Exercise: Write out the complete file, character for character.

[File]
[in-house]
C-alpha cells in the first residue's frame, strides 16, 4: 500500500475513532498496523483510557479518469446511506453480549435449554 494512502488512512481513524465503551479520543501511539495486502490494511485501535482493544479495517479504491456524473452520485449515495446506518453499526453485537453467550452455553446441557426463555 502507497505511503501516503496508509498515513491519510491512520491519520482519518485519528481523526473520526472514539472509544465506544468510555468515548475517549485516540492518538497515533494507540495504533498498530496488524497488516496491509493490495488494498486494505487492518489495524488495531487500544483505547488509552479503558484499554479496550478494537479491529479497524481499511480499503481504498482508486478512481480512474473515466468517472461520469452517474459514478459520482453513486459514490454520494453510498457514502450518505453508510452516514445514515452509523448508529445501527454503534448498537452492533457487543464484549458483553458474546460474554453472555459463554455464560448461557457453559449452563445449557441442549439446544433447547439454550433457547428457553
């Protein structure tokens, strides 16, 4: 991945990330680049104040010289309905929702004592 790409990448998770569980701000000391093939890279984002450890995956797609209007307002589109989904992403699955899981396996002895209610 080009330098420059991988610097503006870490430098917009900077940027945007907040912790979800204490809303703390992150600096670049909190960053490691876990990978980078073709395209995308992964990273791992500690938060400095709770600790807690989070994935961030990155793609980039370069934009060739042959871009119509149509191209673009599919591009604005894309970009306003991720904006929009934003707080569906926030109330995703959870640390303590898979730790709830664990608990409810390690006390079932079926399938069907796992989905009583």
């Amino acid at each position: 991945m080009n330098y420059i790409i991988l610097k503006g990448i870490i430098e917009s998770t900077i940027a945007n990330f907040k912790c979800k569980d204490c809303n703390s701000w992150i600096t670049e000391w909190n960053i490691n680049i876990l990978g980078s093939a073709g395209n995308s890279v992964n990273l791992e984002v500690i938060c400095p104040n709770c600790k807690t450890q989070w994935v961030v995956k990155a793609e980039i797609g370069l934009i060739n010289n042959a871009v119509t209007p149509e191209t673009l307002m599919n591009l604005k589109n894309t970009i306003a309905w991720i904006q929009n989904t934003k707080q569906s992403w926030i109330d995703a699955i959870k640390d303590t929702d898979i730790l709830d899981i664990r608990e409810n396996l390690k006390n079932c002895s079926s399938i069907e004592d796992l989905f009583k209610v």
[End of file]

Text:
[in-house]
C-alpha cells in the first residue's frame, strides 16, 4: 500500500475513532498496523483510557479518469446511506453480549435449554 494512502488512512481513524465503551479520543501511539495486502490494511485501535482493544479495517479504491456524473452520485449515495446506518453499526453485537453467550452455553446441557426463555 502507497505511503501516503496508509498515513491519510491512520491519520482519518485519528481523526473520526472514539472509544465506544468510555468515548475517549485516540492518538497515533494507540495504533498498530496488524497488516496491509493490495488494498486494505487492518489495524488495531487500544483505547488509552479503558484499554479496550478494537479491529479497524481499511480499503481504498482508486478512481480512474473515466468517472461520469452517474459514478459520482453513486459514490454520494453510498457514502450518505453508510452516514445514515452509523448508529445501527454503534448498537452492533457487543464484549458483553458474546460474554453472555459463554455464560448461557457453559449452563445449557441442549439446544433447547439454550433457547428457553
């Protein structure tokens, strides 16, 4: 991945990330680049104040010289309905929702004592 790409990448998770569980701000000391093939890279984002450890995956797609209007307002589109989904992403699955899981396996002895209610 080009330098420059991988610097503006870490430098917009900077940027945007907040912790979800204490809303703390992150600096670049909190960053490691876990990978980078073709395209995308992964990273791992500690938060400095709770600790807690989070994935961030990155793609980039370069934009060739042959871009119509149509191209673009599919591009604005894309970009306003991720904006929009934003707080569906926030109330995703959870640390303590898979730790709830664990608990409810390690006390079932079926399938069907796992989905009583």
């Amino acid at each position: 991945m080009n330098y420059i790409i991988l610097k503006g990448i870490i430098e917009s998770t900077i940027a945007n990330f907040k912790c979800k569980d204490c809303n703390s701000w992150i600096t670049e000391w909190n960053i490691n680049i876990l990978g980078s093939a073709g395209n995308s890279v992964n990273l791992e984002v500690i938060c400095p104040n709770c600790k807690t450890q989070w994935v961030v995956k990155a793609e980039i797609g370069l934009i060739n010289n042959a871009v119509t209007p149509e191209t673009l307002m599919n591009l604005k589109n894309t970009i306003a309905w991720i904006q929009n989904t934003k707080q569906s992403w926030i109330d995703a699955i959870k640390d303590t929702d898979i730790l709830d899981i664990r608990e409810n396996l390690k006390n079932c002895s079926s399938i069907e004592d796992l989905f009583k209610v």